Photo (file) - Joe Webb, Head of Digital, TNS Asia Pacific.
Research firm TNS's global study of the digital behaviour of more than 55,000 internet users included the finding that Malaysians are slightly ahead of the global behaviour of 'screen-stacking' or engaging in other digital activities while watching TV.
TNS Asia Pacific's head of digital Joe Webb said that the Connected Life study showed that while adults around the world remain hooked on TV, consumption habits are changing rapidly. Fifty-percent of Malaysian TV viewing respondents (compared to the global figure of 48 percent) engaged in 'screen-stacking,' such as using social media and other digital activities such as shopping online or checking emails.
Webb said Malaysians own about four digital devices each, which was in line with the global average though slightly less than Australia, Germany and the UK, where respondents have five. "This, combined with demand for TV and video content on-the-go, is fuelling the rise of multi-screening or 'screen-stacking' - the use of multiple digital devices at the same time."
"This constant connectivity across multiple devices has come to the fore during the FIFA World Cup in recent weeks," he said. "People the world over are engaging with the event in various ways across different devices - watching it on TV, tablet or mobile, whilst also engaging in conversations on social media. It's a perfect example of how screen-stacking behaviour has really taken hold."
"The desire to access our favourite TV shows at all hours of the day is also driving online TV usage, which extends our access to them. A quarter (25 percent) of those surveyed now watches content on a PC, laptop, tablet or mobile daily. This rises to almost two out of five (38 percent) in Malaysia, where 'phablets' are increasingly popular," said Webb.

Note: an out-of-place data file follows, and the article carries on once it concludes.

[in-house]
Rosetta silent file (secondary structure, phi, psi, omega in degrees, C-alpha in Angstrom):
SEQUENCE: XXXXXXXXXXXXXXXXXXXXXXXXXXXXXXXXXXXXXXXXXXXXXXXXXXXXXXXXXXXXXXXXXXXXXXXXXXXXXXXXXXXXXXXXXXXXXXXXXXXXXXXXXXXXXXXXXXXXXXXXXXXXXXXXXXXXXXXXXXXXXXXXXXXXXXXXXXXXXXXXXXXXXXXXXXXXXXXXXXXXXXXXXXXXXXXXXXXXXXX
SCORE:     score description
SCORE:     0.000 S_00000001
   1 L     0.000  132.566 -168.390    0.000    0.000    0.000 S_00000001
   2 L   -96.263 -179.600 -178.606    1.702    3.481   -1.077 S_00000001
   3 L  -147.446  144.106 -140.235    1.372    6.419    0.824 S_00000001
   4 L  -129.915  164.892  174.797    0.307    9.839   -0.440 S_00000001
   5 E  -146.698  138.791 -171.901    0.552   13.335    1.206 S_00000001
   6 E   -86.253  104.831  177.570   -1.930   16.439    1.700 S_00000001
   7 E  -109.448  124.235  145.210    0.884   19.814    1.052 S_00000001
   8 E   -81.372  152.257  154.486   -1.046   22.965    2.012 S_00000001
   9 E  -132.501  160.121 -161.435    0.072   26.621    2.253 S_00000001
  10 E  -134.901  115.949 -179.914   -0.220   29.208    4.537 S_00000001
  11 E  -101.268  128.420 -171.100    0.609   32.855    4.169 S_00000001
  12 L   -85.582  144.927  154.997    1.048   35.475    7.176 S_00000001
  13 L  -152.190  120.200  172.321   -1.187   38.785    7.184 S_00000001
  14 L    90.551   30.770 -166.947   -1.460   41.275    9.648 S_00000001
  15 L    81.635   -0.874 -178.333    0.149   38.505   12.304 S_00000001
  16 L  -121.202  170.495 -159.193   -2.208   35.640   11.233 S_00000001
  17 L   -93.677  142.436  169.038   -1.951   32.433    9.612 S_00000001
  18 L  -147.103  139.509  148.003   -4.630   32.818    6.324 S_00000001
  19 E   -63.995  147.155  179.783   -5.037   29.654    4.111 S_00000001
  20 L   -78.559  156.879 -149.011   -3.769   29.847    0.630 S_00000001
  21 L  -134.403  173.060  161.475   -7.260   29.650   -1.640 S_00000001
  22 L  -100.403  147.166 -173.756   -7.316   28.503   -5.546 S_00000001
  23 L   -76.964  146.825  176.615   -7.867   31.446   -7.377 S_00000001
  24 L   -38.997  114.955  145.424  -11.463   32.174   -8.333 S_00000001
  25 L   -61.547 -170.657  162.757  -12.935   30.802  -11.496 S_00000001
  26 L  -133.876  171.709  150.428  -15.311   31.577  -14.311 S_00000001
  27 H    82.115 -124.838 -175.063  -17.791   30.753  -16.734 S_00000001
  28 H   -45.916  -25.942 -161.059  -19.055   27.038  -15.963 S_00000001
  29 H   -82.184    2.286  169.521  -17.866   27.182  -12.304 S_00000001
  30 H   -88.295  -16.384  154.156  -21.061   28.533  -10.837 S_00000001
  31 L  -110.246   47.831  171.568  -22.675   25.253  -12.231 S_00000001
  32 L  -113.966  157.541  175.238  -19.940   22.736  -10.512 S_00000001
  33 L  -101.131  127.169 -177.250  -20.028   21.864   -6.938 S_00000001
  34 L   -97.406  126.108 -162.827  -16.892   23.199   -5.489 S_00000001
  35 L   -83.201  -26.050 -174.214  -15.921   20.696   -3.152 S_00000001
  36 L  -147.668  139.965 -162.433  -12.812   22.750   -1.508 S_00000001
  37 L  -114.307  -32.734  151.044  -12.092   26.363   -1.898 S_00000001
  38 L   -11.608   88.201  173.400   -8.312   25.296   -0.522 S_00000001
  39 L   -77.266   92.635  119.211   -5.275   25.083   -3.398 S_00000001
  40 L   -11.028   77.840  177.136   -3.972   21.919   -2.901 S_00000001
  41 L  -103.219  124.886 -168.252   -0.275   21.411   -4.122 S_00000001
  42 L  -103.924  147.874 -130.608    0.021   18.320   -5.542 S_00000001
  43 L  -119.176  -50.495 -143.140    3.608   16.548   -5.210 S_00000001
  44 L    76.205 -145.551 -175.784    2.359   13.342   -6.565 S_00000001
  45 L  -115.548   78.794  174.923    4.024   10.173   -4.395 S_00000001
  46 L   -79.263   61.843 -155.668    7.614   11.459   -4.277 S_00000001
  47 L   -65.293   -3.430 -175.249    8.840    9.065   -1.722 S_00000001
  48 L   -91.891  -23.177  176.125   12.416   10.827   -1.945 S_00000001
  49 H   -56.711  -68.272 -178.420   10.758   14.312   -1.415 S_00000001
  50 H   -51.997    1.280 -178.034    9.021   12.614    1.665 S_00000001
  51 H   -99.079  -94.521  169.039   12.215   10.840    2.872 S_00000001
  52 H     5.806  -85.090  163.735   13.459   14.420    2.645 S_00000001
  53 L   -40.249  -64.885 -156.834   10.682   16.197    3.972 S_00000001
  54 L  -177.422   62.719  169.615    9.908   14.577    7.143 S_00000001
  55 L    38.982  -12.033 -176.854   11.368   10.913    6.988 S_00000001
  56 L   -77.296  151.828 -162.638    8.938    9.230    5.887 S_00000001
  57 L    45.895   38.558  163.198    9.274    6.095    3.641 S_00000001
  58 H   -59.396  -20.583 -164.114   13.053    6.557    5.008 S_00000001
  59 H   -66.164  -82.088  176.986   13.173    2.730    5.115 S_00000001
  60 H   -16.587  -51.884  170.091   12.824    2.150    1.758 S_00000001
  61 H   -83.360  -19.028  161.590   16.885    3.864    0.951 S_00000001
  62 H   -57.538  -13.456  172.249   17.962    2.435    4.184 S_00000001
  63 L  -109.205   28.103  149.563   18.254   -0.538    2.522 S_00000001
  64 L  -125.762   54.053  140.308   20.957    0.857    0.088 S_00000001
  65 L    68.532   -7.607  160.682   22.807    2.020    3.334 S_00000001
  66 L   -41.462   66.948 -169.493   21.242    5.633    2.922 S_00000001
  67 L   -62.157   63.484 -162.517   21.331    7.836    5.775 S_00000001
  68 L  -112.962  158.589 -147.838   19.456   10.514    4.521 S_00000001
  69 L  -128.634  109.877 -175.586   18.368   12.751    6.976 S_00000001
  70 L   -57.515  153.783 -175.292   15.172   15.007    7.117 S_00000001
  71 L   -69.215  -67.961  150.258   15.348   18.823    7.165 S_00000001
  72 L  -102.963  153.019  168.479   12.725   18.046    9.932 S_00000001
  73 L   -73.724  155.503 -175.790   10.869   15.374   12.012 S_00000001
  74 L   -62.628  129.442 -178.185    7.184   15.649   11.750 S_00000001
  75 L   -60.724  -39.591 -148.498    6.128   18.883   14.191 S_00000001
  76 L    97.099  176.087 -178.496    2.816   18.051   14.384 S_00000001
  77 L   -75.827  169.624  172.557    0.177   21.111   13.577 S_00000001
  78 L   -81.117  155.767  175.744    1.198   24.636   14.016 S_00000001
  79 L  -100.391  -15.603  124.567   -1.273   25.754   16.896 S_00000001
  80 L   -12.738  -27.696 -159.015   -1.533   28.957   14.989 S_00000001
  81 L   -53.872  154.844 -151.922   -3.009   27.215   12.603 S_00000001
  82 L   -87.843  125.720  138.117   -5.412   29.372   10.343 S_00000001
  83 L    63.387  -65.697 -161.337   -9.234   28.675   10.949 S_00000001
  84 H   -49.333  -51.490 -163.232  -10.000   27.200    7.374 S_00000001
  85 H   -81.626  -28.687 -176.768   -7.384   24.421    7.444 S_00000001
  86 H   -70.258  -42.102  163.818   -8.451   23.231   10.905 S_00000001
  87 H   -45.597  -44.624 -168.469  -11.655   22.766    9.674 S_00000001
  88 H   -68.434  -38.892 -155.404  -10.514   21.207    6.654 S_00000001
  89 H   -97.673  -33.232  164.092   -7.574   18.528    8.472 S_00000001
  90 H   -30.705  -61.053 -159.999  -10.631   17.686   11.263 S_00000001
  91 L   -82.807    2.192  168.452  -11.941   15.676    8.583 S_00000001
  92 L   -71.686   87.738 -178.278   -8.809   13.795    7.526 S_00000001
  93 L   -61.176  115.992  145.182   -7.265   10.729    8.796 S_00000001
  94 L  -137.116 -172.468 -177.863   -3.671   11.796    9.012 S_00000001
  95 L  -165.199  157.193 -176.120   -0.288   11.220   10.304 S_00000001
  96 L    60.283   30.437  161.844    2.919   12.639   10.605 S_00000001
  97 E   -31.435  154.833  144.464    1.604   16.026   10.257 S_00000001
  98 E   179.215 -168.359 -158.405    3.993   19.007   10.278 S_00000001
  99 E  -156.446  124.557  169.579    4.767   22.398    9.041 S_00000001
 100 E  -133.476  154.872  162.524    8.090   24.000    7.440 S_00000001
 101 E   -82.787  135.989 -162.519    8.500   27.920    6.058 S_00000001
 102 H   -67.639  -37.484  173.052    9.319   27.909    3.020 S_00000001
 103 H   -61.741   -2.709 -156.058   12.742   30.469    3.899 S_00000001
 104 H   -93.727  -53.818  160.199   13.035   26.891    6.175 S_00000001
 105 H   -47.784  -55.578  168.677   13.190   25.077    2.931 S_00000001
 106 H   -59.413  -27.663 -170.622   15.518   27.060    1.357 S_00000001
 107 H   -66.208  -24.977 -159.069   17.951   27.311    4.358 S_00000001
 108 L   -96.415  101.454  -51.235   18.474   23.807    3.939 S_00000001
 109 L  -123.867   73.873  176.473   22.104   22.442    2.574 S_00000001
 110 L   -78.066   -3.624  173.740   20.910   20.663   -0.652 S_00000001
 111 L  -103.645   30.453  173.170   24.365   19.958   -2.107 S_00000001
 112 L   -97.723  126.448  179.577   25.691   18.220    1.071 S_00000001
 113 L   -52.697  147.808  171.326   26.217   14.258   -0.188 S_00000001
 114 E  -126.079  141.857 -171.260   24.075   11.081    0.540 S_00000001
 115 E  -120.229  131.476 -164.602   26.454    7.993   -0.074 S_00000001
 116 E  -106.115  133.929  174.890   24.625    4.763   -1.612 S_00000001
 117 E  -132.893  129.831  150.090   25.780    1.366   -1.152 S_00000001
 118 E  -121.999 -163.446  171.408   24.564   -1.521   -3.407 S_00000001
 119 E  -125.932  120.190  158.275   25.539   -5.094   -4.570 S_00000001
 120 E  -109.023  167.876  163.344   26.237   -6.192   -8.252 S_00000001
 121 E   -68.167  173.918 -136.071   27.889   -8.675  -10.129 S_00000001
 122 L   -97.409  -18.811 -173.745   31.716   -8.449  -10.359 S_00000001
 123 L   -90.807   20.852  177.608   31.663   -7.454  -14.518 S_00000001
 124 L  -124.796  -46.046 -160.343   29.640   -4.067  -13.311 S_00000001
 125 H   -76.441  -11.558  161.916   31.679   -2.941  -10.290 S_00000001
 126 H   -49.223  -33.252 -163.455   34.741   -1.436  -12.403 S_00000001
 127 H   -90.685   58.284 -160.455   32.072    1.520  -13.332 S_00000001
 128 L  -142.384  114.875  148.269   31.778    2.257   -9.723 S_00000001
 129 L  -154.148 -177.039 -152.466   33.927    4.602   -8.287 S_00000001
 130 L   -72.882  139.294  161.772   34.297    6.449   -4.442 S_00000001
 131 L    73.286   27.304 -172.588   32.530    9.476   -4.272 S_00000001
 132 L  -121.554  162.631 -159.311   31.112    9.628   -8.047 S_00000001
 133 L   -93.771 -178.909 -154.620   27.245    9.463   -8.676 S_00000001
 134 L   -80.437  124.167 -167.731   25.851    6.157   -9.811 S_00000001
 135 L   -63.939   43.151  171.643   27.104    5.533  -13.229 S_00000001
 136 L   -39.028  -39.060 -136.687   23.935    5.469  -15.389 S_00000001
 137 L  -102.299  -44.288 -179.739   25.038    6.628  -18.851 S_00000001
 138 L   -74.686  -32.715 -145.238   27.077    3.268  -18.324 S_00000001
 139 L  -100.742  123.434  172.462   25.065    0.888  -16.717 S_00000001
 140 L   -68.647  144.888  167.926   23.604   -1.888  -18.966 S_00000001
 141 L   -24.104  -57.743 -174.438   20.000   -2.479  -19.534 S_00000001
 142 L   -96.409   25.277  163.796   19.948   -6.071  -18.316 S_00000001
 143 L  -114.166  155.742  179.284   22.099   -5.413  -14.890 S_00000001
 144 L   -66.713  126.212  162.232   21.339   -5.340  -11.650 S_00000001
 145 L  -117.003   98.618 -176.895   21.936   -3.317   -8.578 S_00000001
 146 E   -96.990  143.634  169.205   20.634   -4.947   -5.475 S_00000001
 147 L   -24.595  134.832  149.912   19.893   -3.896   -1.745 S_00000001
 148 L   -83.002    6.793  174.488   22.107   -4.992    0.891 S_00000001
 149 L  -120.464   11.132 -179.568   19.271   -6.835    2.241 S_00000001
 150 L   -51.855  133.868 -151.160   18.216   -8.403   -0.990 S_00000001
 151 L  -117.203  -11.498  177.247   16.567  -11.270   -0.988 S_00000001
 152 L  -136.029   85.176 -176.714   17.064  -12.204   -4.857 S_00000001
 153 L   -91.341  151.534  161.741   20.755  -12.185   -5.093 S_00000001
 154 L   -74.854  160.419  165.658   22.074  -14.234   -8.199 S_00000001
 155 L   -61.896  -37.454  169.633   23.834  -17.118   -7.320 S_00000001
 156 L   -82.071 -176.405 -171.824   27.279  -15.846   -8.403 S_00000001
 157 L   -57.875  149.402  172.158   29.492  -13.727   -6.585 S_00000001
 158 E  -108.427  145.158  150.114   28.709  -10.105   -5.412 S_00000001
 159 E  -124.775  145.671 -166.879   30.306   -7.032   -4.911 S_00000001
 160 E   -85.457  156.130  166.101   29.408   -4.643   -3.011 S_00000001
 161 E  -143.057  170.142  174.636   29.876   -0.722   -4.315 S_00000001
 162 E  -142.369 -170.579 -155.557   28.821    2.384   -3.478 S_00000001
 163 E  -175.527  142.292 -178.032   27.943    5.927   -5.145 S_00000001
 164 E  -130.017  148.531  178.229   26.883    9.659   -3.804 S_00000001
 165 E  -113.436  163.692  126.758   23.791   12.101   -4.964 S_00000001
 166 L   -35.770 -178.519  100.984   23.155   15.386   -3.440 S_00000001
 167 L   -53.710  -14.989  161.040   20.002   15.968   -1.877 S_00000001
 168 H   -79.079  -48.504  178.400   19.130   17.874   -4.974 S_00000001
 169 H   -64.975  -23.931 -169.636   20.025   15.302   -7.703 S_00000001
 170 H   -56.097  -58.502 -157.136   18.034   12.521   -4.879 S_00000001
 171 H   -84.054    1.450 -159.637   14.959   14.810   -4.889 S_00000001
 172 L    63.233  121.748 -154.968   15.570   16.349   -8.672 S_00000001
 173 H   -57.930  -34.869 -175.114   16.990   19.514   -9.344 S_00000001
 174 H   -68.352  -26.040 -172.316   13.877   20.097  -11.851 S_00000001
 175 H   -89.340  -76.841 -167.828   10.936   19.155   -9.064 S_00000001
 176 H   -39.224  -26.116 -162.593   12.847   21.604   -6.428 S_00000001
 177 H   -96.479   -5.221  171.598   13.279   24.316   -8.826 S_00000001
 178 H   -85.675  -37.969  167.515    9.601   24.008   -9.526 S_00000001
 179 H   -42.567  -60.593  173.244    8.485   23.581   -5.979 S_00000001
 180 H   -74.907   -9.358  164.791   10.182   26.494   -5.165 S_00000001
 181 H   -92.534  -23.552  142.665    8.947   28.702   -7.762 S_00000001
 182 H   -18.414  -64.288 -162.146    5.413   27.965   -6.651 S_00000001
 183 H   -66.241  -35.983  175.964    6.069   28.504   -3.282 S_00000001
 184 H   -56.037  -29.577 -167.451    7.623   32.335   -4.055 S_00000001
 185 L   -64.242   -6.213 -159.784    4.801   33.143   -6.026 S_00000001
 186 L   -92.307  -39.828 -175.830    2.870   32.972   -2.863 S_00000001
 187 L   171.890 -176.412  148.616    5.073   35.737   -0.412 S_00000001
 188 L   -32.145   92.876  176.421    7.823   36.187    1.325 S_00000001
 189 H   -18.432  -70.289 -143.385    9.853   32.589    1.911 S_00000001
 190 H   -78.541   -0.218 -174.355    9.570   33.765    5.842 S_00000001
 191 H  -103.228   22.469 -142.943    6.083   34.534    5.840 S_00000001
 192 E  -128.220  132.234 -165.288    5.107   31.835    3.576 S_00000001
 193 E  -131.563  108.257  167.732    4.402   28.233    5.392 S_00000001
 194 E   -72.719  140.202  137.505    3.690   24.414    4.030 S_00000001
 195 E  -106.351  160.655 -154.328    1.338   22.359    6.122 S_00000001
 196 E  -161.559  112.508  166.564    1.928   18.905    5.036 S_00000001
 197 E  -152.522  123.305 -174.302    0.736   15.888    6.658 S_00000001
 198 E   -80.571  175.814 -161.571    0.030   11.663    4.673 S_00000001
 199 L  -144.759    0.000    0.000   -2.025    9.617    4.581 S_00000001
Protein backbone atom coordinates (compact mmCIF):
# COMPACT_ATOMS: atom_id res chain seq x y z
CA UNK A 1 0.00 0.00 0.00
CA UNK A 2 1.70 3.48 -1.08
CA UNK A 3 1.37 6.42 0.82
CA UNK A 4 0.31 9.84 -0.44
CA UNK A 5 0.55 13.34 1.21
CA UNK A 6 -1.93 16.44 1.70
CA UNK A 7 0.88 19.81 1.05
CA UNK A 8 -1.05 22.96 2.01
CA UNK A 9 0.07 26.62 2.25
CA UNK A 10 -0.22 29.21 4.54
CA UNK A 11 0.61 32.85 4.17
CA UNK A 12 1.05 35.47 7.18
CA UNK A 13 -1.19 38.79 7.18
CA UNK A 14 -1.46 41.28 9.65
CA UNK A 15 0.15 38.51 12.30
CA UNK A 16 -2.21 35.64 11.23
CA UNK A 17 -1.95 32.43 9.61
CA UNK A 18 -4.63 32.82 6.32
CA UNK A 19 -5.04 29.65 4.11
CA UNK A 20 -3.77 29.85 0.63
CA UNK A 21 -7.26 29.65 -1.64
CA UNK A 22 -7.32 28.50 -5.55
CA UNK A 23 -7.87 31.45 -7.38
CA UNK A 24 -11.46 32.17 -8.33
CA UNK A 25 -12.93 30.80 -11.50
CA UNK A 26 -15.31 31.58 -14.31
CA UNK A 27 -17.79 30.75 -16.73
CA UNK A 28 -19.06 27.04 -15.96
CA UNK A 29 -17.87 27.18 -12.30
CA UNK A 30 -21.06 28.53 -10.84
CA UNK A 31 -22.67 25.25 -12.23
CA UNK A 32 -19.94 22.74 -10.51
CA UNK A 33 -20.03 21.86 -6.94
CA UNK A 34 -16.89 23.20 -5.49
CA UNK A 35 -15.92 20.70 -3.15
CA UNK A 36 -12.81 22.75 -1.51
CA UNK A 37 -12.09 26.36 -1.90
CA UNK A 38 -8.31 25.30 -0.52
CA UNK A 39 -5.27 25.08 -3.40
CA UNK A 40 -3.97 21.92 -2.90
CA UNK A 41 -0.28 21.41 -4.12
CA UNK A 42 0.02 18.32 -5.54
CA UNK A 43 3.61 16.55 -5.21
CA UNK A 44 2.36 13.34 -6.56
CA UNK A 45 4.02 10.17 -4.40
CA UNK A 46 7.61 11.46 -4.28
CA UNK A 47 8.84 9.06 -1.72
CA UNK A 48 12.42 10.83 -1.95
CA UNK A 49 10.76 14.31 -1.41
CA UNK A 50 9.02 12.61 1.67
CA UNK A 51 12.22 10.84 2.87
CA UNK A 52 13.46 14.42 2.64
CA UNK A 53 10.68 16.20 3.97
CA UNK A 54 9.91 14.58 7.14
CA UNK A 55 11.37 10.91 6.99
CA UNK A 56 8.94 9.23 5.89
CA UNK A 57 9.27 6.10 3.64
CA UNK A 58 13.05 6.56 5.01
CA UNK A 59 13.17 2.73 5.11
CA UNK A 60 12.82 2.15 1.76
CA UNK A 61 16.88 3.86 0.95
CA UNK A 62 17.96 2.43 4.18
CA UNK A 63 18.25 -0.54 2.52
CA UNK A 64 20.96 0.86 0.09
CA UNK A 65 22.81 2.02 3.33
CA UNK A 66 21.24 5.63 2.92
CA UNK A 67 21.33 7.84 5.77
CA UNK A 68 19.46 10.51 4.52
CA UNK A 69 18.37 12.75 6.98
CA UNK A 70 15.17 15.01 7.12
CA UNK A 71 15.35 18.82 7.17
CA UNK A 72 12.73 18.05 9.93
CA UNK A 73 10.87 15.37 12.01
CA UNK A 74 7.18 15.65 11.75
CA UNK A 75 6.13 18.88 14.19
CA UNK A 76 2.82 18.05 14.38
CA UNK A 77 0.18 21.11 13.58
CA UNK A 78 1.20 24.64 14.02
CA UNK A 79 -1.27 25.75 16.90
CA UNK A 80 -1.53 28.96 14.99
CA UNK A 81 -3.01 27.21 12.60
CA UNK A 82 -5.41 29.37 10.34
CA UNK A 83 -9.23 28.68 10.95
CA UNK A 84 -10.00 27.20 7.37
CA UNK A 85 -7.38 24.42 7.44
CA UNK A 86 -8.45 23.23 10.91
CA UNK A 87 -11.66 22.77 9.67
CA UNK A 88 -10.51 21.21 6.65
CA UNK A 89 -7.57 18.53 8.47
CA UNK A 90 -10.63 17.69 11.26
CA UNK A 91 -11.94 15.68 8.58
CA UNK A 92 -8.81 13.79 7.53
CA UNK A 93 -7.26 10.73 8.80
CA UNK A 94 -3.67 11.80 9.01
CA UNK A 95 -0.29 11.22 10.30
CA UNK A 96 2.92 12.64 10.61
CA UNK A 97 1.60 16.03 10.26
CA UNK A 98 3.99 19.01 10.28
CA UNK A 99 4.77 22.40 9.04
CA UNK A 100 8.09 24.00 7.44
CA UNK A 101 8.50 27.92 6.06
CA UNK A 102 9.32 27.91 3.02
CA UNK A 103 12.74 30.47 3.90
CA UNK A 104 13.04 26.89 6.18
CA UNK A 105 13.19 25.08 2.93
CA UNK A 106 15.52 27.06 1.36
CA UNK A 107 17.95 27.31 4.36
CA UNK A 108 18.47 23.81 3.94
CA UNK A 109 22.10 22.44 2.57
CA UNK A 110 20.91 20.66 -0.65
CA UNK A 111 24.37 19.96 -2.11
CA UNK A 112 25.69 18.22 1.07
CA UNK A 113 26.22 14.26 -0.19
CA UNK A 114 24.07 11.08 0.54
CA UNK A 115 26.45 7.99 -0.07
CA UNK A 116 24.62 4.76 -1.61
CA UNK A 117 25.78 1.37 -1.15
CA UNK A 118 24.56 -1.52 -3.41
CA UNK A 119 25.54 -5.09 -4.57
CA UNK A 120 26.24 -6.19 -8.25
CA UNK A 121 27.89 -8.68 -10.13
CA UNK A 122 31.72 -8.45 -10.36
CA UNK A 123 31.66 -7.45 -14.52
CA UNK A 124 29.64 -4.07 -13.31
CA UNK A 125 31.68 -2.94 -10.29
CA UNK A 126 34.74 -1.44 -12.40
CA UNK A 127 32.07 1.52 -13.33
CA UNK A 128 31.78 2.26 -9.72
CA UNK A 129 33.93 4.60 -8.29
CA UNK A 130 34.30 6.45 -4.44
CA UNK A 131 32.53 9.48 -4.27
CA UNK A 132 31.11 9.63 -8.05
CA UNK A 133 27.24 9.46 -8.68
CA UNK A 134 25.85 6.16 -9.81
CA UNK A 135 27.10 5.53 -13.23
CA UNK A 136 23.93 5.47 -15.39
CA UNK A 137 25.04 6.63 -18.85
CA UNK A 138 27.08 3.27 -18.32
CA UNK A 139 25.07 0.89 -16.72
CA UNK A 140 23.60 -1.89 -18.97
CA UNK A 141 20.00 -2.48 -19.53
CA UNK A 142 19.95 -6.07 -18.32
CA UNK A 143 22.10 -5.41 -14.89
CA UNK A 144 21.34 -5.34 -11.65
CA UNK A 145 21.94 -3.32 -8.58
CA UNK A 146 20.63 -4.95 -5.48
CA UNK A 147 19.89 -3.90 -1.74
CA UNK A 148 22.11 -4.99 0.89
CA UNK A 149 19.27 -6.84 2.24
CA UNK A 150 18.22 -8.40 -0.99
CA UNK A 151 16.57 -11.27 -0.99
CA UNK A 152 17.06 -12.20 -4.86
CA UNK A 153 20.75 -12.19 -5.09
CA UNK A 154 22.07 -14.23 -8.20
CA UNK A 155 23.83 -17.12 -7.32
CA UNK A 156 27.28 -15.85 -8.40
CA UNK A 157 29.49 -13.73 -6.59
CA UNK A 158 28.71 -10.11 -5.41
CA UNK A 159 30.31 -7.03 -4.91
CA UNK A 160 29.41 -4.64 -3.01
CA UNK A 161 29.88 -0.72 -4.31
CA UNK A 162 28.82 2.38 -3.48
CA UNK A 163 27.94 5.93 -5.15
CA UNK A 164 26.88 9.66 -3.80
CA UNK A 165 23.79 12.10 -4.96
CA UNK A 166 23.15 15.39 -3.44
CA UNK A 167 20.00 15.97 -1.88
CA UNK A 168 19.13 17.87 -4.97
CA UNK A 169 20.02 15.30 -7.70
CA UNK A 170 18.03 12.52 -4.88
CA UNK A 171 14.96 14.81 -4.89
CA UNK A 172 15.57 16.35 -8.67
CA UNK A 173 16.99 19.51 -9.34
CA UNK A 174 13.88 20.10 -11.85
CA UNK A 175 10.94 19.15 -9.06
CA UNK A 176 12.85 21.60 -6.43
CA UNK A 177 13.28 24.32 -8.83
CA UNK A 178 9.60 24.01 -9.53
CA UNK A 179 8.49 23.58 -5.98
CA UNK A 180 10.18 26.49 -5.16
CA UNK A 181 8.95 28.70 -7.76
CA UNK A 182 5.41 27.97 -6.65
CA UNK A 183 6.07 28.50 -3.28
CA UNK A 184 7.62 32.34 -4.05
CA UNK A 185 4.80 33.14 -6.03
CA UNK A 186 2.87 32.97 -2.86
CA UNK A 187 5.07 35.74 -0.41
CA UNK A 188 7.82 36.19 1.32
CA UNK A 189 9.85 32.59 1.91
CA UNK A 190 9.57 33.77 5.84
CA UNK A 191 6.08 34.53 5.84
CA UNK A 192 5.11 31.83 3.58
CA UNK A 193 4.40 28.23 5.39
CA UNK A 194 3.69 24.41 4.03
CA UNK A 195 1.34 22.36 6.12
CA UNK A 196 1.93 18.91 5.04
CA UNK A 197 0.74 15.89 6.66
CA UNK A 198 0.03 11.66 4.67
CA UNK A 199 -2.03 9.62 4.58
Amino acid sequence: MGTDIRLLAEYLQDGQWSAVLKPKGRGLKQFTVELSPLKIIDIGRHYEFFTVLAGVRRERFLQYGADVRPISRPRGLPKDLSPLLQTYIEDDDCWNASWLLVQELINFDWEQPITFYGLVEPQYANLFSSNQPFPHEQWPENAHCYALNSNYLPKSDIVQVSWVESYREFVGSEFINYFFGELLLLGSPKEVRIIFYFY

TV still important
"Yet despite this surge in online consumption, traditional TV sets still play a huge part in our lives, with three quarters of respondents (75 percent) globally and 67 percent in Malaysia sitting in front of the box every day," he said. "TV dinners are also alive and well, with 72 percent of people in Malaysia giving TV their undivided attention while eating in the evening - slightly below the global average of 76 percent."
Webb added that many of the big global media companies were taking advantage of growing online viewing trends, offering on-demand services such as NetFlix, Tonton, Hulu or HBO GO, which allow people to access premium content wherever they are through their phones or tablets.
"It's no surprise that we are seeing such a big trend towards screen-stacking in Asian markets - the appetite for online content is huge and growing all the time," he said. "However, TV does still have a role to play - particularly during dinner, when we don't have hands free to navigate on other devices. Our attachment to the TV has been supported by the rise in digital set-top boxes, catch-up TV and on-demand services such as Astro B Yond and Hypp TV."
"What's clear is that media multi-tasking is here to stay and the implications for advertisers are significant - there's a real opportunity for those that understand how to really integrate their activity in our increasingly connected world," said Webb.
Conducted between March and June 2014, Connected Life studied the digital attitudes and behaviours of 55,000 internet users across 50 countries.
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